That’s right, you think they’re jerks.

Well, unless you ARE them–and if that’s the case, this message is specifically for you– social networks go both ways.You may think you can use your network as leverage to get what you want but your network sees that too. They’re watching. Sometimes it backfires on you to be obstreperous with a brand your network thinks highly of.

How do you want people to perceive you? How do you think people perceive the people in the examples above? Can’t we just all get along?

  • If they’re a big enough jerk, that’s a criminal offense. At least, in the UK:

  • Yes, and there are a lot of these cases coming to the courts here too. We can’t expect humanity to change their ways for the venue I guess. (wishful thinking)

  • Hi Janet,

    Your article really resonated with me because I have used my own blog to get results after very bad company service, and being ignored. Please read it:

    I would value your opinion. Do you think I “bullied” them, or merely was so frustrated at getting no response to my valid concerns, that there was no other avenue to explore?

    Many thanks,

  • Honestly John it sounds like social media didn’t solve your problem, your repeated contact with the company did. 

  • I think I agree, actually. In the old days repeated faxes may have got the same result!

    Thanks, and have a good day.

  • You know at the end of the day, all we have control over is ourselves — our actions and our thoughts.   Not what others say about us or think about us.  Yes it can be intimidating to think somebody can “trash your reputation” just for revenge or to have leverage or for manipulative or whatever.  But it’s an illusion to think that we can control what others say or publish.  So I guess the old Shakespeare quote is still applicable “to thine own self be true.”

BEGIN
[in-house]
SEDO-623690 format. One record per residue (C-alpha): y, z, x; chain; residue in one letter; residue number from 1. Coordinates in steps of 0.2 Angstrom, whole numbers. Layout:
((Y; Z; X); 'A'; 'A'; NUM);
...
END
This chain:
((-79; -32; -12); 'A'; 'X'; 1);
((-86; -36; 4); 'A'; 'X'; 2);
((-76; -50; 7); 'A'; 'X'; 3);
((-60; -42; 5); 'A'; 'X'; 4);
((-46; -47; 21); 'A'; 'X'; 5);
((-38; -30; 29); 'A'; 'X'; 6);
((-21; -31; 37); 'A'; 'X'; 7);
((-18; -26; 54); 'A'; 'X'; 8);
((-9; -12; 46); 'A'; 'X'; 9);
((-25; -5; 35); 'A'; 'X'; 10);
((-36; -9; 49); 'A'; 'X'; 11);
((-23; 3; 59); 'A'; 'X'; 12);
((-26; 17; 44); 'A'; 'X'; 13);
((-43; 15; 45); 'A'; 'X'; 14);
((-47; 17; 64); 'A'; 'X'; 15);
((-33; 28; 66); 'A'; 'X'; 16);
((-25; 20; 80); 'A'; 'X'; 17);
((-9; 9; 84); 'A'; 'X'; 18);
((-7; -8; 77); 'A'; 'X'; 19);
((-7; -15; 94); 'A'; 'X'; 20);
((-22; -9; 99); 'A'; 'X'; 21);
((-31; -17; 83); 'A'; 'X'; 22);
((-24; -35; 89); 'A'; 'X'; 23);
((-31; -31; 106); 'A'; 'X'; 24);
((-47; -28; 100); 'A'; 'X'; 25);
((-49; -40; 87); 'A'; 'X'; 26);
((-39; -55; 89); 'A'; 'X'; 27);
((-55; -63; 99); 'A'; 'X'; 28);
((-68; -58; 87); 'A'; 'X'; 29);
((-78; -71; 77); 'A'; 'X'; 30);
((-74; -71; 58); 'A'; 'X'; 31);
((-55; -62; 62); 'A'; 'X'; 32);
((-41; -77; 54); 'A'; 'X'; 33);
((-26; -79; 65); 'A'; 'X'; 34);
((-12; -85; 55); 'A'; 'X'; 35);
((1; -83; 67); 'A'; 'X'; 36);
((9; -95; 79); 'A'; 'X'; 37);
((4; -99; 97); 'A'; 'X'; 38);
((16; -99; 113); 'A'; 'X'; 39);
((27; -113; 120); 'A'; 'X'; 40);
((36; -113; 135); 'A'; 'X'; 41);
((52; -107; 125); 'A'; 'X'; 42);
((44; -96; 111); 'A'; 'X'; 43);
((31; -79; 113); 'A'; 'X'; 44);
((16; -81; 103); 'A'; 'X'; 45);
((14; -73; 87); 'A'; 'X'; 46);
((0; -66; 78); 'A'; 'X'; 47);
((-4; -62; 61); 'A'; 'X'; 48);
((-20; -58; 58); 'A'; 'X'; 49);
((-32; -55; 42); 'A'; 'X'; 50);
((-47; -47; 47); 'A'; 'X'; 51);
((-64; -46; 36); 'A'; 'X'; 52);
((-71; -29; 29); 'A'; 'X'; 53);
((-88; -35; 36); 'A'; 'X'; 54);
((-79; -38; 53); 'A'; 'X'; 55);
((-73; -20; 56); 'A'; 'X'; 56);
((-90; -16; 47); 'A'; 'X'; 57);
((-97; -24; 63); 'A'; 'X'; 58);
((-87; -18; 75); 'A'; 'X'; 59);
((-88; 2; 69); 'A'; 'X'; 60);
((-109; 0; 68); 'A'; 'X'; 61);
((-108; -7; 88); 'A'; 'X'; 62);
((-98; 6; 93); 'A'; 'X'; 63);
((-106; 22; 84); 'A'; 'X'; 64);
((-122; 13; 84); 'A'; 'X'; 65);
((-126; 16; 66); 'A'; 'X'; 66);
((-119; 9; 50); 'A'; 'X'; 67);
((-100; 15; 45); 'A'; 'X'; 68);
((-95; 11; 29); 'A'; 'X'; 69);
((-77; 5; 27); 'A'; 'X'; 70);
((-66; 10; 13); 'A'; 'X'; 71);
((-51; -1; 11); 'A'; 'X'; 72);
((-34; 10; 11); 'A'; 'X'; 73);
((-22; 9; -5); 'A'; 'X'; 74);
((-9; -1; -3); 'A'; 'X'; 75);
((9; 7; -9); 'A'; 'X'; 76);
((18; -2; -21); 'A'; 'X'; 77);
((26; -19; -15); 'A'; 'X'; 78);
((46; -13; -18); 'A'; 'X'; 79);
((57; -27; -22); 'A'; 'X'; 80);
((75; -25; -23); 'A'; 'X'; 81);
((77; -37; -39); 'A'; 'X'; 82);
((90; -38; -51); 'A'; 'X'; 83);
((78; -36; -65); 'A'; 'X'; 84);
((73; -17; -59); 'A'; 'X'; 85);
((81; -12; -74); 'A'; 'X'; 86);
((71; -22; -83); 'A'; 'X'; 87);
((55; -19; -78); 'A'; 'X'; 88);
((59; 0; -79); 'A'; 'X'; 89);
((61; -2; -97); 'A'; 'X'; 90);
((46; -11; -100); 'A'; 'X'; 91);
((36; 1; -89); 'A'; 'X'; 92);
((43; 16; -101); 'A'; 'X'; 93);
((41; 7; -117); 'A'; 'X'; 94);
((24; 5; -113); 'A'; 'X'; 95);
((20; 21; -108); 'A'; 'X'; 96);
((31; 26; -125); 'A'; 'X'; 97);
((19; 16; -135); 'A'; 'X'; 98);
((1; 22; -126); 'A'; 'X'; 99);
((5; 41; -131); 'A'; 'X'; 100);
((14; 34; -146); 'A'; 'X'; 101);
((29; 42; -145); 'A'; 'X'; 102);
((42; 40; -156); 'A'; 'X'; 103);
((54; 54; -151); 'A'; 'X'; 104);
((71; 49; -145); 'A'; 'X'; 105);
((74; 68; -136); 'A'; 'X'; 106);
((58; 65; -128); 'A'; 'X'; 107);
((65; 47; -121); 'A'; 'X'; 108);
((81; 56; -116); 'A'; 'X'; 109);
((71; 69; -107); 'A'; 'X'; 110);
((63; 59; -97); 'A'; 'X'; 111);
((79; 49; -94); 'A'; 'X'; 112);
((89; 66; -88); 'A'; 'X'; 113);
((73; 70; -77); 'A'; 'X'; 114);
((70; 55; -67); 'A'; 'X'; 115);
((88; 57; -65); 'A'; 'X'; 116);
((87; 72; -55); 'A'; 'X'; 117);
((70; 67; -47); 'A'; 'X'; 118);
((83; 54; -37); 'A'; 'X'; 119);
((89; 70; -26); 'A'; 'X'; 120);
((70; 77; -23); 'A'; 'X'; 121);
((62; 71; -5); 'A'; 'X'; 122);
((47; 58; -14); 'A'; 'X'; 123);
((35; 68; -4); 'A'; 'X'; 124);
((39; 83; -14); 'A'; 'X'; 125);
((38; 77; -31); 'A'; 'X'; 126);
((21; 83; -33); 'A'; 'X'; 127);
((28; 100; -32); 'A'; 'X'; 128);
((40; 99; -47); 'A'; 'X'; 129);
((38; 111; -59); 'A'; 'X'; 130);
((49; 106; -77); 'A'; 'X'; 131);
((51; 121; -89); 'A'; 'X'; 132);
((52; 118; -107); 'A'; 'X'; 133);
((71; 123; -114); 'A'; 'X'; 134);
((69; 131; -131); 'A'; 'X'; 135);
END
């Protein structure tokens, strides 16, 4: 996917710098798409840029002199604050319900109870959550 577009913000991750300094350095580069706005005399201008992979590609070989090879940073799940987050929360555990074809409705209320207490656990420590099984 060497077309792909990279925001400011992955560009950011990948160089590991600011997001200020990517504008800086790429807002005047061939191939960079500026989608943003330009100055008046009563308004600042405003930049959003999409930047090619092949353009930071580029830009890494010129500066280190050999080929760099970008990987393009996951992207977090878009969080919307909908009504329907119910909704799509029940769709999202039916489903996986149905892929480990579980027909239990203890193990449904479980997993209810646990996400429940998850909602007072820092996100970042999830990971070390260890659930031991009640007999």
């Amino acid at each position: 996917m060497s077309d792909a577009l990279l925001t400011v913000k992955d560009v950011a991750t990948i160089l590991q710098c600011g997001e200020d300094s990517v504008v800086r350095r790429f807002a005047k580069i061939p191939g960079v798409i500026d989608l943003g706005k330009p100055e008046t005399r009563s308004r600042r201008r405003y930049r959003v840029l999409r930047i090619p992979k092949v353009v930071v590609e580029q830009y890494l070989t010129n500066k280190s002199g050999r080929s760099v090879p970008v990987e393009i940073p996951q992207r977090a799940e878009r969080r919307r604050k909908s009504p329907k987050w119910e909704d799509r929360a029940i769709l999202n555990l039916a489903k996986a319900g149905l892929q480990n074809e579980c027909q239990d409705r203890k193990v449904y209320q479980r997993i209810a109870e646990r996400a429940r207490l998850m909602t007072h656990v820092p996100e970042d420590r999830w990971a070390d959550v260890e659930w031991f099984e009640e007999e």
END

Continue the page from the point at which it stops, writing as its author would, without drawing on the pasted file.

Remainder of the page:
• Yes I can understand that from the “victim’s” side but I really want to call out to people to follow another age-old maxim “Do unto others as you would have them do unto you”. As our world is made smaller and smaller by social media and global communication tools we must understand that acting like a spoilt brat is seen and judged by others who may not do business (make friends, support, whatever) with you because of it.

  • I agree that its not a weapon but at the same time..having done a lot of customer service stuff – I think social media reminds the brands – small or large — that they need to be on their game. Deliver on your promises, treat people well and work harder to resolve the things that can be resolved. There is something to be said for consumer empowerment.